Crime comics are as old as comics themselves. Their long history has been overshadowed, like so many genres, by flashy superheroes. But a few recent events should put crime comics old and new back on everyone’s radar.
First, one of the best crime writers in comics history, Brian Michael Bendis, has released "Words for Pictures: The Art and Business of Writing Comics and Graphic Novels." Bendis wrote independent crime comics such as “Jinx” and “Torso” before eventually becoming Marvel’s most popular writer, thanks to immortal runs on “Ultimate Spider-Man” and “Daredevil,” not to mention his penning one of the best creator-owned comics ever, “Powers.” That series is also crime-heavy, since it’s about two cops whose beat is superhero deaths, and the spandex crowd in that series aren’t lucky enough to live in the safer environs of the Marvel or DC universe.
Secondly, “Sin City: A Dame to Kill For” is coming out in August. This is the second movie based on Frank Miller’s immortal “Sin City” comics, which out-noir even the hardest-boiled of crime stories, in comics or elsewhere. The first “Sin City” flick was perhaps the most faithful comic book adaptation ever, resulting in an utterly unique look and feel. I’m looking forward to this movie almost as much as Mickey Rourke’s disturbing character Marv looks forward to maiming corrupt cops.
In that spirit, here’s a look at some of the best crime comics around: mostly classics, plus a few recent gems. Some exist in a realistic universe; others are more fanciful. But if you love to see plans hatched and laws broken and heads cracked in movies and TV, you should break out of your genre comfort zone and check out these engrossing, larcenous tales.
Ed Brubaker has made a career out of bringing a noir feel to superhero, spy and supernatural stories, but his best series might be “Criminal,” in which Brubaker and longtime collaborator Sean Phillips spin tales of doomed criminals trying to do the right thing, or the wrong thing, or just the only thing they can manage given their precarious options. The first arc is still one of the best: It features Leo Patterson, a thief known for his ability to always get away with his crimes, even if it makes him look like a spineless weasel. Stay tuned for more Brubaker and Phillips, who are launching another crime series this August: “Fade Out” from Image.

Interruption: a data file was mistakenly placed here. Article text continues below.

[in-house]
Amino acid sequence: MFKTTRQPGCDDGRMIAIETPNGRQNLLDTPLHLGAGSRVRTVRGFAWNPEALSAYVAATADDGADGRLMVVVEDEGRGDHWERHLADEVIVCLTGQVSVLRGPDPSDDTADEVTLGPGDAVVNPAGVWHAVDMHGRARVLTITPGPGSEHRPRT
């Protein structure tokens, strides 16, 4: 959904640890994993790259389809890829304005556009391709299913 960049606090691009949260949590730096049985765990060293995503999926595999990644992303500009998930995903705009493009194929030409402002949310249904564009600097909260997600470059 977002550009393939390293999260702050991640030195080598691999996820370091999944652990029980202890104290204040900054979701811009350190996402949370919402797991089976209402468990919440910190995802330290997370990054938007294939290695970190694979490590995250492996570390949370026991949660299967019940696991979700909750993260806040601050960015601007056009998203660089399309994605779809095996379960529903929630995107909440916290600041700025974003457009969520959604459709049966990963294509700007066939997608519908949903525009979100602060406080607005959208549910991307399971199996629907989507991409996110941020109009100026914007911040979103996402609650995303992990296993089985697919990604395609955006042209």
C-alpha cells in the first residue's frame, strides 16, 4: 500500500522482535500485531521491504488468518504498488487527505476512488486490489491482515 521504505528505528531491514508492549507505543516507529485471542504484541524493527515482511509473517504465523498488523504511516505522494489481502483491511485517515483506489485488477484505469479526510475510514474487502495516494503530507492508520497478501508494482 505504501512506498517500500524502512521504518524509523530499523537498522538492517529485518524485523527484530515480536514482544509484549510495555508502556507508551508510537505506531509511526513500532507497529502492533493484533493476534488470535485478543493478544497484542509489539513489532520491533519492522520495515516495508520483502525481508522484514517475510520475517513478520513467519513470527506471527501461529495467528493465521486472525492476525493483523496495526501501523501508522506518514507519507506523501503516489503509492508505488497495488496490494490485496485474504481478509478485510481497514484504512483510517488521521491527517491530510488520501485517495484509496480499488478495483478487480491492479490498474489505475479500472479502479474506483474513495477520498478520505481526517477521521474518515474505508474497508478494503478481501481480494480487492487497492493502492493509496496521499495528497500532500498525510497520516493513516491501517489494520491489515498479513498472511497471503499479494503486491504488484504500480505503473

Jason Aaron is one of the hottest writers in comics these days, in the midst of an all-time great run on “Thor,” which will soon include the much-ballyhooed female Thor. But the best work of his career might be “Scalped,” a crime story set on an Indian reservation that features a prodigal son of sorts, Dashiell Bad Horse, returning home to work for the corrupt tribal police force under Lincoln Red Crow. I never exaggerate or misuse words, but you will literally be blown away by the complex characters, dark humor and compelling double-agent plot. You should also read Aaron’s rural noir “Southern Bastards” from Image. This heartfelt and cathartic story, illustrated by Jason Latour, fulfills the promise of its startling first image: religious billboards in the background, a mangy dog taking a dump in the foreground.
“The Superior Foes of Spider-Man”
Though this comic is part of the Marvel Universe, the superpowered aspect is downplayed (as is Spider-Man, who never appears). This extremely humorous comic features Fred Myers, the fifth-rate villain known as Boomerang, as he and the rest of the unstaffed Sinister Six try to steal stuff, make money, double-cross each other, and stay off the radar of the good guys and, more important, the bad guys who are higher up the food chain and therefore more competent and dangerous. For a bunch of costumed supervillains, the Superior Foes are remarkably down-to-earth and relatable. Think about real-life crooks who get arrested after posting evidence on Facebook or pulling some other dimwitted boner: the Superior Foes are of the same ilk.